Fires Continue to Grow Across Northwest Montana as ‘Extreme’ Conditions Persist

National Weather Service issues Red Flag Warning through Saturday morning at 6 a.m.; Glacier Park fire grows to 500 acres

By Justin Franz
The Blue Bay Fire burns above Flathead Lake on Aug. 17, 2017. Greg Lindstrom | Flathead Beacon

The Latest

-A Red Flag Warning is in effect for all of Northwest Montana until 6 a.m. Saturday

-Sprague Fire scorches more than 500 acres in Glacier National Park

-Two homes lost near Lolo as massive blaze jumps containment line

Updated: Aug. 18, 3:35 p.m.

A Red Flag Warning has been issued for almost the entire state through Saturday morning as “extreme” fire conditions persist in Northwest Montana.

The National Weather Service issued a Red Flag Warning for all of Western Montana until 6 a.m. Saturday. Meteorologists predict that gusty winds, higher-than-normal temperatures and low humidities will increase the fire danger across the region.

On Friday afternoon, fire managers from the Flathead Office of Emergency Management urged the public to be careful when working and recreating outdoors, noting that human-caused fires are a major concern. “Fire season is definitely not over yet,” Flathead County officials warned Friday.

The Sprague Fire in Glacier National Park had scorched more than 500 acres as of Friday morning. The fire is burning above Crystal Ford on the Gunsight Trail and has prompted the closure of numerous trails and the historic Sperry Chalet. Rugged terrain has complicated firefighting efforts, and officials hope to use natural features to contain the blaze. Firefighters installed sprinklers to protect the Sperry Chalet and wrapped the Mount Brown Lookout with protective material in case the fire spreads in those directions. Fire officials said it is likely the fire will continue to grow in the coming days and weeks.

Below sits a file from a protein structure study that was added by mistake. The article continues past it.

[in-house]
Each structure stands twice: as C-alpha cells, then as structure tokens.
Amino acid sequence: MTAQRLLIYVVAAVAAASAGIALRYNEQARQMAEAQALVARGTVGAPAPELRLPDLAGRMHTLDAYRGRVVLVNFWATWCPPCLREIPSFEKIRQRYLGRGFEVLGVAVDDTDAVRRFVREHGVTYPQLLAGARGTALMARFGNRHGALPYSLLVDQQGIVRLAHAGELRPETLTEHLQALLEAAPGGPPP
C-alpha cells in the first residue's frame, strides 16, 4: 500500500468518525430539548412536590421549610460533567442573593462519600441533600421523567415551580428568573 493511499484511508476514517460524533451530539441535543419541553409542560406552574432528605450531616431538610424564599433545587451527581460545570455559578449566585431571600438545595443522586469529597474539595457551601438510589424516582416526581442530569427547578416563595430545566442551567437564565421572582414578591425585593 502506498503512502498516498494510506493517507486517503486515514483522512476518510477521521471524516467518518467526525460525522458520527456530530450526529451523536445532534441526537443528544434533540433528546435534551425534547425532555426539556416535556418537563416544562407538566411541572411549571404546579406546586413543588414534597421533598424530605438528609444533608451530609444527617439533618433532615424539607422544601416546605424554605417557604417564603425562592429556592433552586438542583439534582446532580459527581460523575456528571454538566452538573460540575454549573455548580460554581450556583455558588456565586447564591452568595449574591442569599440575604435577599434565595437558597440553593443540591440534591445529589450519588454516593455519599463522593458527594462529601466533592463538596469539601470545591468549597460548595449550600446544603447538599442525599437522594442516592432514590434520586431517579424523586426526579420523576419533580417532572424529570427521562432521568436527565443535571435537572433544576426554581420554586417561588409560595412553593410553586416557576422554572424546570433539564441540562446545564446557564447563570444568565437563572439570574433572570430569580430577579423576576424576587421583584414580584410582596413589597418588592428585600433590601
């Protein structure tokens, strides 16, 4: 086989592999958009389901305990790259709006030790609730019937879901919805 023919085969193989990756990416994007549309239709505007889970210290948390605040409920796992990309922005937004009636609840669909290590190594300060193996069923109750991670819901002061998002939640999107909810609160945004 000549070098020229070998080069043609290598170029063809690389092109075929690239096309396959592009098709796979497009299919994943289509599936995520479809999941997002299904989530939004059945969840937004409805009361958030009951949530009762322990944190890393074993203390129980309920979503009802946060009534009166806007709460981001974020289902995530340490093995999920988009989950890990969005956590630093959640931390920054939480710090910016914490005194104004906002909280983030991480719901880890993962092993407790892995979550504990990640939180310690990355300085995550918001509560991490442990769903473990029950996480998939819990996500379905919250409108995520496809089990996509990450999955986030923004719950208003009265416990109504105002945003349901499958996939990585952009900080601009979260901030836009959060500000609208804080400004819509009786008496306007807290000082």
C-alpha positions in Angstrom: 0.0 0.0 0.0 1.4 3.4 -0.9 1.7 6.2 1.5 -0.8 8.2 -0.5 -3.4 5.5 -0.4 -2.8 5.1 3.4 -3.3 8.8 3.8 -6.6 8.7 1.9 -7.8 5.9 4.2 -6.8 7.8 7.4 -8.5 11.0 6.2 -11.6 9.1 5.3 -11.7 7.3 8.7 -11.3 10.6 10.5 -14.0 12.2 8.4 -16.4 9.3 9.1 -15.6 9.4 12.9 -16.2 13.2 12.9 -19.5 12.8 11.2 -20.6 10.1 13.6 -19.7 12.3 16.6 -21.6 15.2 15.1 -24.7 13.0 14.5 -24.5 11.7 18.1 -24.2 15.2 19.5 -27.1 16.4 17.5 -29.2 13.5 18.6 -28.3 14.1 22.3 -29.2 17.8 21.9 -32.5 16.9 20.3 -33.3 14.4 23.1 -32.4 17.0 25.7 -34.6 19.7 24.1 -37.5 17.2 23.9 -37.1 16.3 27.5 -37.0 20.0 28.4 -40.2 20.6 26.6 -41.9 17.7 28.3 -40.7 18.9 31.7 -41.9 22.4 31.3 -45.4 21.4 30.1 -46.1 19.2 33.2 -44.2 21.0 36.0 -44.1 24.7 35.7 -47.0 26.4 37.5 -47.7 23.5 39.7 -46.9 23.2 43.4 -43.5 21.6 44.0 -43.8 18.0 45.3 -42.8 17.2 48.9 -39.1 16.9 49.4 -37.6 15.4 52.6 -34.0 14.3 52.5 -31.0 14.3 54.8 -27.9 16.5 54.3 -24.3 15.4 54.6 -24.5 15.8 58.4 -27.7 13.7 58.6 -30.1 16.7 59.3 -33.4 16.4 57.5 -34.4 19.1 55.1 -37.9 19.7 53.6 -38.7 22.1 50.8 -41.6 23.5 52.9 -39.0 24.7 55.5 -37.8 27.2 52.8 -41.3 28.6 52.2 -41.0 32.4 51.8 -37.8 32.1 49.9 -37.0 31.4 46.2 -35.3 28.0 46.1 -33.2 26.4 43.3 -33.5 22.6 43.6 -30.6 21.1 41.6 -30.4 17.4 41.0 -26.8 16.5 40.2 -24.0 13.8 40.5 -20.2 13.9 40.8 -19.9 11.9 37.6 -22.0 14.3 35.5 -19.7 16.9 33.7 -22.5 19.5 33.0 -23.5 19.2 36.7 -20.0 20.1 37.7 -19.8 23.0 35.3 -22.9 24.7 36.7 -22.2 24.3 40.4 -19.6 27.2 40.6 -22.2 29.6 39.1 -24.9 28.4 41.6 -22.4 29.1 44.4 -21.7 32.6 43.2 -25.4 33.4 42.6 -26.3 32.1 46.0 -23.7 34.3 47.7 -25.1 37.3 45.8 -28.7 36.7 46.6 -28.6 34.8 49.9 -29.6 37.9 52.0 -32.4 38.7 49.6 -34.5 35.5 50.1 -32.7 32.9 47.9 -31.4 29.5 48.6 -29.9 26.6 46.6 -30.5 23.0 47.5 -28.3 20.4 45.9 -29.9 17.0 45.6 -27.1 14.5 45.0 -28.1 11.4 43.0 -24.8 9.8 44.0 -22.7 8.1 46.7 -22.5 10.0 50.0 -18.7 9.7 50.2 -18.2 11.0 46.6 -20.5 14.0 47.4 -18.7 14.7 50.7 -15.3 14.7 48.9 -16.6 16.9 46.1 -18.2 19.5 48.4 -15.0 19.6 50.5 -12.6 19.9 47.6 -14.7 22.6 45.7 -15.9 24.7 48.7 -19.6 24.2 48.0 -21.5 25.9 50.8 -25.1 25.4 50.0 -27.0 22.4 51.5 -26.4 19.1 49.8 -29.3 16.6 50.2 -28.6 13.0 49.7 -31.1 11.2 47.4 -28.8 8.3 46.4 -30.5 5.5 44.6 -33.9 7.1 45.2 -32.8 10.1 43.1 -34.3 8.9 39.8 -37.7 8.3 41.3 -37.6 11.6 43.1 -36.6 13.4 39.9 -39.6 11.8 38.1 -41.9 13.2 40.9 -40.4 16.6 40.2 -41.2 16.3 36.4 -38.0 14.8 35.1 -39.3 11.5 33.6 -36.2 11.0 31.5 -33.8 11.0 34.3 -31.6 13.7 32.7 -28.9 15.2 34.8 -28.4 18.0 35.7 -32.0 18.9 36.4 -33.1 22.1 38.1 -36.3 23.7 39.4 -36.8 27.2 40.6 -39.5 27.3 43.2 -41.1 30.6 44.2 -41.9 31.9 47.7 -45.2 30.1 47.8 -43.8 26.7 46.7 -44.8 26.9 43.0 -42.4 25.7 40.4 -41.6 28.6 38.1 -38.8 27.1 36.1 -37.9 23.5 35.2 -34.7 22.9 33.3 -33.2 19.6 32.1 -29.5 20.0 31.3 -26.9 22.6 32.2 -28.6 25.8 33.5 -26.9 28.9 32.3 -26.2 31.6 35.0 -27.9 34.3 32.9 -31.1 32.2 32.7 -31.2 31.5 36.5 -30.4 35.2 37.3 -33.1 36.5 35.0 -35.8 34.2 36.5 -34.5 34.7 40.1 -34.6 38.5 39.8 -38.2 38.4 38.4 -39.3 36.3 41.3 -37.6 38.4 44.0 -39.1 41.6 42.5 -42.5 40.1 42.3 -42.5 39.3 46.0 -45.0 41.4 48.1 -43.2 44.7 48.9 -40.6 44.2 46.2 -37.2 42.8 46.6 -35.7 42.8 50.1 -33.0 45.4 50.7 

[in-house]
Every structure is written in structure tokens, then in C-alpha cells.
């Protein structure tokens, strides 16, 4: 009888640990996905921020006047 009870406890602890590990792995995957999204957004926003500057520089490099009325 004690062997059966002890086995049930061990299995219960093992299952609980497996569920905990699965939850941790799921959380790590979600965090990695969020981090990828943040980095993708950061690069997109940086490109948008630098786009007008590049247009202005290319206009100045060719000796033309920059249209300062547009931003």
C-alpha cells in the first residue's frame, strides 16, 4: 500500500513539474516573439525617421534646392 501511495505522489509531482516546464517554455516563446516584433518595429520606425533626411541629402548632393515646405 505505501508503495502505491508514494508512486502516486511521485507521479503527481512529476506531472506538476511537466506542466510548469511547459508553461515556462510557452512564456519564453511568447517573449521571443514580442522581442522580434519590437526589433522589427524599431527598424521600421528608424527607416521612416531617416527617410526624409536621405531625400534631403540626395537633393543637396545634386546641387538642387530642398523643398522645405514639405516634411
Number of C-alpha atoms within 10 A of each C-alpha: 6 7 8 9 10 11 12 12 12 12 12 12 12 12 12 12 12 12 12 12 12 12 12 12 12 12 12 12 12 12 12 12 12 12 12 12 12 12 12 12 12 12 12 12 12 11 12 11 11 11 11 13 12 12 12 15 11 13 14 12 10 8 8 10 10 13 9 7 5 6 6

The Flathead National Forest is dealing with a number of fires south of Glacier Park as well. The Scalp Fire has burned 30 acres in the Bob Marshall Wilderness. The Dolly Varden Fire has burned 10 acres in the Great Bear Wilderness. The Reef Fire has burned 20 acres in the Bob Marshall Wilderness near Reef Creek. And the Cyclone Lake Fire has burned 30 acres in the Glacier View Ranger District.

In the Kootenai National Forest near Eureka, the Gibralter Ridge Fire has burned 2,700 acres and is 12 percent contained.

On the east side of Flathead Lake, the Blue Bay Fire has burned 270 acres, more than doubling in size after a significant uphill run on Wednesday afternoon. Firefighters set back burns this week in an effort to protect structures and houses in the area. A public meeting is being held tonight at the Blue Bay Campground at 7 p.m. where Lake County officials will discuss the possibility of evacuations around the fire.

The Tamarack Fire west of Kalispell had burned 340 acres as of Friday morning and was 30 percent contained.

Farther south near Lolo, at least two homes were lost when the Lolo Peak Fire jumped a containment line overnight. Missoula County officials said Friday the homes were among 750 that had been evacuated earlier. Some outbuildings also burned Thursday night. The fire has burned nearly 30 square miles of forest land southwest of Lolo. Evacuations were in effect along the U.S. Highway 93 and U.S. Highway 12 corridors.

Strict fire restrictions are in place across Western Montana, prohibiting campfires and internal-combustion engines without a spark arrestor in the outdoors. Stage II restrictions mean people are prohibited from using motorized vehicles off road; operating any internal-combustion engines during certain hours; having a fire of any kind, smoking or using fireworks.

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